THE Liqui-Moly Bathurst 12 Hour may welcome the world to Mount Panorama, Bathurst, but there’s no doubt it is as Australian as a barbie, boardies and backyard cricket.
So for the benefit of those traveling to our great country for the race this year, or for those who will be up through all-hours of the night watching the live steam, here’s a few things that make this race and this place so uniquely ‘Aussie’.
It is the only race in the world where the drivers briefing contains numerous mentions and warnings about kangaroos on the circuit, and where Kangaroos have influenced the outcome of a race.
Mount Panorama is a prime example all of Australia’s weather climates in one place: from the incredible heat of the Simpson Desert to the tropical rain of Queensland’s far North and the snow of, well, the Snowy Mountains.
Most of these weather patterns can, and have been, experienced in your average Bathurst 12 hour race. Sometimes they have occurred at the same time at different parts of the circuit and as many will attest that is absolutely not a joke.
The Seven Network pioneered the use of beaming live on-board pictures from race cars at Bathurst in 1979, technology designed and developed in Australia and now utilised around the world in every form of Motorsport possible. It will continue at Bathurst this year – still on the Networks of Seven.
The Top of the Mountain has a remarkable history, especially for the Bathurst 1000 classic each October. We’ll let you use a search engine to dig up the wildest stories, but here’s one example: When officials imposed a limit on the amount of alcohol fans could bring to the circuit, the inventive Aussie fans tried to circumvent the rule by paying a visit to Bathurst several weeks before the race, burying their Beer under the ground before recovering it during the race week!
Australia is a very old country, but a very young nation. The Blue Mountains – the dividing range that separates the Sydney metro region with Bathurst – were only first crossed by European settlers in 1814. Established the same year, Bathurst is Australia’s oldest inland settlement and celebrated its bicentenary in 2015.
By comparison, other major worldwide events in 1814 included Norway declaring independence, the Napoleonic Wars reaching their conclusion, the war of 1812 between Great Britain and the United States ending and the Congress of Vienna formally dissolving the Holy Roman Empire, amongst cleaning up some of Napoleon’s other issues. Also in 1814, Adolphe Sax – the inventor of the Saxaphone – was born.
Meanwhile, a small parcel of flat land near a river 200km inland from Sydney would have to wait for more than 100 years before someone looked at a range of hills North of the city and said ‘Hmm…’.
Speaking of old, Indigenous Australians of the Wiradjuri people have lived in these lands for more than 40,000 years.
The Wiradjuri people are the people of the three rivers – the Wambool (Macquarie), the Calare/Kalari (Lachlan) and the Murrumbidgee. The Bathurst Regional Council Local Government Area encompasses part of the land of the Wiradjuri people. The local Wiradjuri Elders promote the cultural heritage and customs within the Bathurst area.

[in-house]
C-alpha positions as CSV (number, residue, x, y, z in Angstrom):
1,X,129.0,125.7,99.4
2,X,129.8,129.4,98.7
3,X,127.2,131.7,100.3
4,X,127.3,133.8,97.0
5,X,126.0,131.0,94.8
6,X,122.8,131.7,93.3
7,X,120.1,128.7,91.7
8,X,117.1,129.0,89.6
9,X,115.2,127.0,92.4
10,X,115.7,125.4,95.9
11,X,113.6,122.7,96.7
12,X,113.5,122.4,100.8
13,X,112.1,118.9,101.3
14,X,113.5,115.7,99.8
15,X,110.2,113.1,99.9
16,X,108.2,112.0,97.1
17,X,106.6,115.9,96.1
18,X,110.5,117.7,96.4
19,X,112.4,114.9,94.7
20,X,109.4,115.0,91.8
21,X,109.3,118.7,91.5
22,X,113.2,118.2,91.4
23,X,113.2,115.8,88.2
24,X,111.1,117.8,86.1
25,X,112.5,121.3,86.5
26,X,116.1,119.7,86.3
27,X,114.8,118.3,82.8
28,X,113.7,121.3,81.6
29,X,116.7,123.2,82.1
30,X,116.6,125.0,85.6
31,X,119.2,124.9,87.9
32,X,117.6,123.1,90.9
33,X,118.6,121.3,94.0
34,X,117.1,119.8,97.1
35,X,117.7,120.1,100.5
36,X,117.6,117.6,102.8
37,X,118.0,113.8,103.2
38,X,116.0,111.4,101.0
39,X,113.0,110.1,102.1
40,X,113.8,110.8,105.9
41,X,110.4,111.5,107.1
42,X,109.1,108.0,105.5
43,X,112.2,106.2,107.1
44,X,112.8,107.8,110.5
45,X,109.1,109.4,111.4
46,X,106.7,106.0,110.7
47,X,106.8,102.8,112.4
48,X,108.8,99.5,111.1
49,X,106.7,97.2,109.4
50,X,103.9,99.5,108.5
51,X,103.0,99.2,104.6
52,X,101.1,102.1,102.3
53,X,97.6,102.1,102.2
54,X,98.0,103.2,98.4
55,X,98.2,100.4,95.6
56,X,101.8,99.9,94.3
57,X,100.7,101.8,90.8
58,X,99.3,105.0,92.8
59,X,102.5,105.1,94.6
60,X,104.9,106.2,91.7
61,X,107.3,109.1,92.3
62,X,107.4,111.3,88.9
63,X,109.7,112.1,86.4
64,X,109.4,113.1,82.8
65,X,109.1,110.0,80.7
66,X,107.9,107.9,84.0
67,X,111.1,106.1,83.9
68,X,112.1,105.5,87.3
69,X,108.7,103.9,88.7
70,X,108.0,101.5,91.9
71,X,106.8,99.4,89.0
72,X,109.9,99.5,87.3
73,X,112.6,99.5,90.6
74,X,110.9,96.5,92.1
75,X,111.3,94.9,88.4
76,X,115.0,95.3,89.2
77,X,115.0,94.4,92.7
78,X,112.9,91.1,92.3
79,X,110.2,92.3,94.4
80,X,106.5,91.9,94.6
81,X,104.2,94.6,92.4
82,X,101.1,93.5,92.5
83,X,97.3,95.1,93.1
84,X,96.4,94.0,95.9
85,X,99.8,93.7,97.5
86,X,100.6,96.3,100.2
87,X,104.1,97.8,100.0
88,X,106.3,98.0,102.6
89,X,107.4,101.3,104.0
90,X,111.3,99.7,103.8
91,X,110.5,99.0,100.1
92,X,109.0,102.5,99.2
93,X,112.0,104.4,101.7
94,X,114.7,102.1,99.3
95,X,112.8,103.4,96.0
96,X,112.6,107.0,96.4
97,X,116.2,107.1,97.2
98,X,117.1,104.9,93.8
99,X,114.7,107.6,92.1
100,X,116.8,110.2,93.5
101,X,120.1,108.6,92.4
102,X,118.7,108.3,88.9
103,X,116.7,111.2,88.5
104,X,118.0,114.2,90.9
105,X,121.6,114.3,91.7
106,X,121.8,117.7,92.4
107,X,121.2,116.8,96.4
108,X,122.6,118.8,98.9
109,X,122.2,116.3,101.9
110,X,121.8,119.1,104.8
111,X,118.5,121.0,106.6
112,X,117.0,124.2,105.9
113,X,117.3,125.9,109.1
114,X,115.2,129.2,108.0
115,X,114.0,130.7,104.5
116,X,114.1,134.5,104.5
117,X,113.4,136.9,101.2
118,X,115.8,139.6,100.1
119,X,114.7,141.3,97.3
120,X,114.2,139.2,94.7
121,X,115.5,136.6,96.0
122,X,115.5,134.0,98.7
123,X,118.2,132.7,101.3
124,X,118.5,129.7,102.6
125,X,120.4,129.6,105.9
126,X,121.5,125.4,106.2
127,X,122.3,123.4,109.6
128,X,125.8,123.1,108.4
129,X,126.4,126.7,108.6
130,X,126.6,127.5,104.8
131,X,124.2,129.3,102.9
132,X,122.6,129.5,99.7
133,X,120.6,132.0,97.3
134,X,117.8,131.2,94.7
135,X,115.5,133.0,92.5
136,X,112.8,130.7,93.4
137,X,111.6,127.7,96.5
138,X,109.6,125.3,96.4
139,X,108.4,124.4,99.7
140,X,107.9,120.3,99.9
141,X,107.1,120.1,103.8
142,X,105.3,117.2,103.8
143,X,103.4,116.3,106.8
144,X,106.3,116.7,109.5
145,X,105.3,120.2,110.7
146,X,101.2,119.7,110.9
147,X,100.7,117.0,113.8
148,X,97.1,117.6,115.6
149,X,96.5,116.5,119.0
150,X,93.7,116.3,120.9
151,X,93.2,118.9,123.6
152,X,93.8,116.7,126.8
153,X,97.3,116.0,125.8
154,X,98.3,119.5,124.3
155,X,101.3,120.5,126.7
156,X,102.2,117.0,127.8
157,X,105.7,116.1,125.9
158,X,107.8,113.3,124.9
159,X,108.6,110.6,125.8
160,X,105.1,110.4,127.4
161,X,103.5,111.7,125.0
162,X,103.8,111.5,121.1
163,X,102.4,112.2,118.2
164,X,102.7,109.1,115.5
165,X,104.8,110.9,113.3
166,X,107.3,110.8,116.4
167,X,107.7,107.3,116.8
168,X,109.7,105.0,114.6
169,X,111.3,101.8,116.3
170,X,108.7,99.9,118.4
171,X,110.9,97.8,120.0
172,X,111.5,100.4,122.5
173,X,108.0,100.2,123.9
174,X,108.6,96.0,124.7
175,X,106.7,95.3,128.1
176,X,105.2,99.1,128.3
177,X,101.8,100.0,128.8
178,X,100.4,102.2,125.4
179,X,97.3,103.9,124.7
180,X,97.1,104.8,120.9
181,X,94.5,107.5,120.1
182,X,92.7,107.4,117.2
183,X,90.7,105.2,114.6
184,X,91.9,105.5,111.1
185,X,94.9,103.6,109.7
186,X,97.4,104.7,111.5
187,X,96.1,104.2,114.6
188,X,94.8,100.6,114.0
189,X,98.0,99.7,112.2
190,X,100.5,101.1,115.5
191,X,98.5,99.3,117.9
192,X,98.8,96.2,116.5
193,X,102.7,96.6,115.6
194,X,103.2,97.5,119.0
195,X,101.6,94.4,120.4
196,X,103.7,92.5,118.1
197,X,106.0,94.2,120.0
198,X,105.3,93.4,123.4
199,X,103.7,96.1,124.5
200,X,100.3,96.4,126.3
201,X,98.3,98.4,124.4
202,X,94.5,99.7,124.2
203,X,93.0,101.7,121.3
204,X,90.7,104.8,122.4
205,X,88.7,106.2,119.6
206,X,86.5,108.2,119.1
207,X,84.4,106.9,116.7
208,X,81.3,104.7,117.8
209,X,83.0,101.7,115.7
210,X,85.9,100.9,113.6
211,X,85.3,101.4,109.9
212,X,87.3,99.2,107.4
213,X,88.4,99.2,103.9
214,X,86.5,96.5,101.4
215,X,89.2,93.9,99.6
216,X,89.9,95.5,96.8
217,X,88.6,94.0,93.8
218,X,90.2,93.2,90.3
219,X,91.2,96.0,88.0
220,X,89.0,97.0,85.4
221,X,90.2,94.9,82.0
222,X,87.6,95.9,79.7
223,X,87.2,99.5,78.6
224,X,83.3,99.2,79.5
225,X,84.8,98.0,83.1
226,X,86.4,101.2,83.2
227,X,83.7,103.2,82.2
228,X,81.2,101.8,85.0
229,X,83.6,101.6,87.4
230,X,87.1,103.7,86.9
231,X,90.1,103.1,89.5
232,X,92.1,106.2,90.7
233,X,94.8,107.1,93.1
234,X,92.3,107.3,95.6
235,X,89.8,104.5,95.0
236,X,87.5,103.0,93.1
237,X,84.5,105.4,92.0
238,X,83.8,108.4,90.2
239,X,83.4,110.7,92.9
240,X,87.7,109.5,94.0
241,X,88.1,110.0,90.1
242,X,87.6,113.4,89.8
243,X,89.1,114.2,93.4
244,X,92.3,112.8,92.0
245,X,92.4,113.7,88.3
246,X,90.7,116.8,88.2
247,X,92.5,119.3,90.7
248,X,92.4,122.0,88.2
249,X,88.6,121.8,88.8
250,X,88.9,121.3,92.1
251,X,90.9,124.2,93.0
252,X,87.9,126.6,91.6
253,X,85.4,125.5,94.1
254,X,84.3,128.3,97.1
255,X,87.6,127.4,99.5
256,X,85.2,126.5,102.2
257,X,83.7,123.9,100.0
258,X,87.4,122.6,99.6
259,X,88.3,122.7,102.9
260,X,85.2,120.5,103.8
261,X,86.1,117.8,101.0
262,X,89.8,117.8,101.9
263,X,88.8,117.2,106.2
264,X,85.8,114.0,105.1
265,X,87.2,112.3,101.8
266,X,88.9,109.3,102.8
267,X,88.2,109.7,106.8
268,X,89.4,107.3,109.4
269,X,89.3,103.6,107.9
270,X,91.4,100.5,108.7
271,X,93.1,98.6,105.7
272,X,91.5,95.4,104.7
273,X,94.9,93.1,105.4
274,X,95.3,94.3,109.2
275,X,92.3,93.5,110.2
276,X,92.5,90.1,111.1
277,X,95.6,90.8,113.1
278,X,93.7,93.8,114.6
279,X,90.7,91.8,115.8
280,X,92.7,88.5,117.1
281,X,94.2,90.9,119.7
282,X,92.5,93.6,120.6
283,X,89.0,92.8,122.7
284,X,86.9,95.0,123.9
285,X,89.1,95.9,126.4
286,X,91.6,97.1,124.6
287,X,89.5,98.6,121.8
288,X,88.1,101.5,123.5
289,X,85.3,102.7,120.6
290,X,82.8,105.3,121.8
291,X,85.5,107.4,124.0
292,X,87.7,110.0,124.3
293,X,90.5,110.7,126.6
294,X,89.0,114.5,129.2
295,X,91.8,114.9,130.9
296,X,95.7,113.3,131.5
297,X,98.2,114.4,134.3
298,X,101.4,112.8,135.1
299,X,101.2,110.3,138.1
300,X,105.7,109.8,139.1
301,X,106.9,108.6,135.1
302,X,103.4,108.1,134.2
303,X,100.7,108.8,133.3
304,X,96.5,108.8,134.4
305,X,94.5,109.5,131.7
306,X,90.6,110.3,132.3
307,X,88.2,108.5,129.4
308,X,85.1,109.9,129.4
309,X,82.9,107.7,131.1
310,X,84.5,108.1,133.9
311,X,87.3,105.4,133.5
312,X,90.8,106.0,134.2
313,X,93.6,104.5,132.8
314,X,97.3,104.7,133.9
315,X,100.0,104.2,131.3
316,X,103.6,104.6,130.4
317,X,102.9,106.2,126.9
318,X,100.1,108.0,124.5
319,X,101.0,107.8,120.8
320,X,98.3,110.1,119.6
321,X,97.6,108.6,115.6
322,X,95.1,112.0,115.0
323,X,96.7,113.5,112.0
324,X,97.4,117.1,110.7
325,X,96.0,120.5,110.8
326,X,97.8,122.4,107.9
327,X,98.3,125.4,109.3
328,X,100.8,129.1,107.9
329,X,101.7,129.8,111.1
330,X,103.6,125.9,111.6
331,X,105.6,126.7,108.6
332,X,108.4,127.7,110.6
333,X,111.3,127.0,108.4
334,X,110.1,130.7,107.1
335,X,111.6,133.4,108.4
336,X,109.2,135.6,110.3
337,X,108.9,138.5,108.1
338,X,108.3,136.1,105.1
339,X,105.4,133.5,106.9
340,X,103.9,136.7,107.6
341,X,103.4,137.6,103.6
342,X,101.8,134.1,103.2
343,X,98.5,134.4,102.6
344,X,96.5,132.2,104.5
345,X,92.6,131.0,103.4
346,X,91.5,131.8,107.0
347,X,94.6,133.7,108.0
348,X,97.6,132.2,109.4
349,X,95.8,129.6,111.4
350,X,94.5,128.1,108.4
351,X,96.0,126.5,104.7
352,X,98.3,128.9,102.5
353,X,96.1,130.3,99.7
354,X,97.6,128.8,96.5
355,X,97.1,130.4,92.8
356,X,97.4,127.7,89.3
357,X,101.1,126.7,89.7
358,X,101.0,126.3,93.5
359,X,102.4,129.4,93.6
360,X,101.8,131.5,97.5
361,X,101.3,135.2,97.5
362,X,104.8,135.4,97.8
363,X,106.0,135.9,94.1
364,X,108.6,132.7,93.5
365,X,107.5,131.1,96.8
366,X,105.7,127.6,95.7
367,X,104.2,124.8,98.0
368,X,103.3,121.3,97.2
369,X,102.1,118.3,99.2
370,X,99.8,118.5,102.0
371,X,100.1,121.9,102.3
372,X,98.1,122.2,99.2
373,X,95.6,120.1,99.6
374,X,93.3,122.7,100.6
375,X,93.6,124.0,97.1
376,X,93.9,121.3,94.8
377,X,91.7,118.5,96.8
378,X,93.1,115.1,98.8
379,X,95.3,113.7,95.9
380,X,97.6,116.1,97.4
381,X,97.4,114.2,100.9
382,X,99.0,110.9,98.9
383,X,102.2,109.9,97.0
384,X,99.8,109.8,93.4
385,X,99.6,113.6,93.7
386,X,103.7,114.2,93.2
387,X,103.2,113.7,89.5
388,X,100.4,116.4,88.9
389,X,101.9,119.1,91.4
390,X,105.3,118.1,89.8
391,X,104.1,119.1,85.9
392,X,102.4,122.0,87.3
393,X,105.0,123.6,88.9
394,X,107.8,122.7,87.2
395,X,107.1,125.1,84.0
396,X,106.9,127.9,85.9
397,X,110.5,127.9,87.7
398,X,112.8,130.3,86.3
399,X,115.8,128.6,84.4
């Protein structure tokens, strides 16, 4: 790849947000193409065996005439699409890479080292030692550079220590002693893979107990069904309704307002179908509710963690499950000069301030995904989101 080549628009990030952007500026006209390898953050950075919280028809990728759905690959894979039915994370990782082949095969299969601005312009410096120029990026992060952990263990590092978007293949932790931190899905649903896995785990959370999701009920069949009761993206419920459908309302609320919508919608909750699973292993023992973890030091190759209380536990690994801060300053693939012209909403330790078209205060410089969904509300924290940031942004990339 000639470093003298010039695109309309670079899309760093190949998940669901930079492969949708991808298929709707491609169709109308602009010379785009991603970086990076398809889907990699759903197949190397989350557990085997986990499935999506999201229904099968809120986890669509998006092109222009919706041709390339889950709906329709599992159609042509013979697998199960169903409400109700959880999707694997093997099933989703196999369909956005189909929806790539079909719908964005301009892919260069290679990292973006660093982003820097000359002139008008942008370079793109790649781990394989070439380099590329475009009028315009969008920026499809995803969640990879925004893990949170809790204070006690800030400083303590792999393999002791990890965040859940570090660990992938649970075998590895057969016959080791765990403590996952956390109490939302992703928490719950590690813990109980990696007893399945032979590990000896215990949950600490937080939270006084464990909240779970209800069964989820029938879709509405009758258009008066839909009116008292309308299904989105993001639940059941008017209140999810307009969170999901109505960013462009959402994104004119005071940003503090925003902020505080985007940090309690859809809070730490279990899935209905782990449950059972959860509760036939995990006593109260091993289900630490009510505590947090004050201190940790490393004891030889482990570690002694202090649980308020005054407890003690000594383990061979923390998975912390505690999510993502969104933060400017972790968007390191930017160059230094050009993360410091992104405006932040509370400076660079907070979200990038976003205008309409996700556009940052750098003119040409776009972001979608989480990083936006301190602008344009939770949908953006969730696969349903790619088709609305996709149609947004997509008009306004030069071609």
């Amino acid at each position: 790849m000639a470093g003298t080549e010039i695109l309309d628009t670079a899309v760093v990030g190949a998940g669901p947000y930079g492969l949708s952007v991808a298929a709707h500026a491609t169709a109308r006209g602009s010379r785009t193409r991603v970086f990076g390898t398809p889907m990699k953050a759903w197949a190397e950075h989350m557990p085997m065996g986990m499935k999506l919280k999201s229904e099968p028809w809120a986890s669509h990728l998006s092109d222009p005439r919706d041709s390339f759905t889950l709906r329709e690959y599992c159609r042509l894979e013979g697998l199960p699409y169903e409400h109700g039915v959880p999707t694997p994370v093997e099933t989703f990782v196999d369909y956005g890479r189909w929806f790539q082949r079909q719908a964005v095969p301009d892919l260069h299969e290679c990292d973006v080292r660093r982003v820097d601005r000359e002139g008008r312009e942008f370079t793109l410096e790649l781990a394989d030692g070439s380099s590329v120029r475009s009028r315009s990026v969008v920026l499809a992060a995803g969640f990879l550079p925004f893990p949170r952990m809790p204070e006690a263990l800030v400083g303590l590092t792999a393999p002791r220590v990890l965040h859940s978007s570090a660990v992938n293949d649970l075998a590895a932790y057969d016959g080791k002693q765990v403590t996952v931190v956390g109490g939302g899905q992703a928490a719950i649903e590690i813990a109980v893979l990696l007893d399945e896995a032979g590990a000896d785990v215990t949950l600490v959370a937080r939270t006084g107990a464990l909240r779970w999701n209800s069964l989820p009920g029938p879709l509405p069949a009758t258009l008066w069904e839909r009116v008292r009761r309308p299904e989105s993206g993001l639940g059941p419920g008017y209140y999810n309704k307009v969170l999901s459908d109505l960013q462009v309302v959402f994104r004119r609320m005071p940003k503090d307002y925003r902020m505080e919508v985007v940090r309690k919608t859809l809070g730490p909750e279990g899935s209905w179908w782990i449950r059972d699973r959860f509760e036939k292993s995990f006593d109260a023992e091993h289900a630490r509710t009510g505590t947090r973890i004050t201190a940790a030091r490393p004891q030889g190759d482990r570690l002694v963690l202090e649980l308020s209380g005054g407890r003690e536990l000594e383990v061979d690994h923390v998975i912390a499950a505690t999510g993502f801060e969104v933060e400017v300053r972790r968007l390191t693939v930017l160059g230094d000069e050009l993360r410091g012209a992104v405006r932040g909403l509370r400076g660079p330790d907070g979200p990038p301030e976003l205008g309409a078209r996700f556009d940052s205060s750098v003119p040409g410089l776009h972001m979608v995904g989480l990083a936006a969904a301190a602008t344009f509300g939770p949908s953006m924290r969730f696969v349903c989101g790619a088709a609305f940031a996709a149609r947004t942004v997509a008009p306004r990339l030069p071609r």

The Elders provide community consultation and uphold the traditional values and customs for the benefit of the Bathurst and surrounding communities.
Ben Chifley, a war-time prime minister during World War Two, was born in Bathurst. Chifley is also famous for unveiling the first ever Holden – the 48-215 – when it was launched in 1948.
Don’t think Bathurst is a town that loves motorsport? The city’s FM radio station is called B-ROCK FM. There is an argument that the ‘B’ stands for Bathurst but lets not kid ourselves – we all know it’s a nod to the greatest ever at Mount Panorama: Peter Perfect himself.
Local ‘Gum’ (Eucalyptus) trees are numerous around Mount Panorama. However, the iconic trees have influenced the outcome of the race before: in 2010 it was stopped when a tree toppled across the circuit at Forrest’s Elbow after hours of torrential rain.
Local State Emergency Services and the Bathurst Council got out the chainsaws, removed the obstacle and got the race underway again after just over an hour of red flag delays. Meanwhile, campers at the next major Bathurst event had no shortage of firewood.
Mount Panorama is, of course, a public road and has more than 20 residences on it, as well as a car club (Bathurst Light Car Club), a winery, the National Motor racing museum and the Rydges Mount Panorama resort hotel.
In another ‘only in Australia’ scenario, it seems motorsport actually adds to property values: Lot 505, Conrod Straight was recently sold to a pair of motorsport enthusiasts for about $2.7 million. When it was last sold – in the early 1990s – it went for just over $200k. Tell that to people who complain about having a race track near by!
The record race distance for the Liqui-Moly Bathurst 12 hour is 1,845km. If you drove West from Sydney for that distance, you would end up at the South Australian outback town of Minnipa (pop. 253).
At posted limits and driving non-stop, that trip would take just over 19 hours and you would pass through only the border of New South Wales and South Australia to get there.
For reference, to travel the same distance due-West from New York would see you pass through Pennsylvania, Ohio, Indiana, Illinois and just about reach Des Moines, in Iowa, before stopping.
If you’re in Europe, heading East from London you would cross the English Channel, pass through France, Belgium, Germany, the Czech Republic and end up not far from the Ukraine border, in far-Eastern Poland.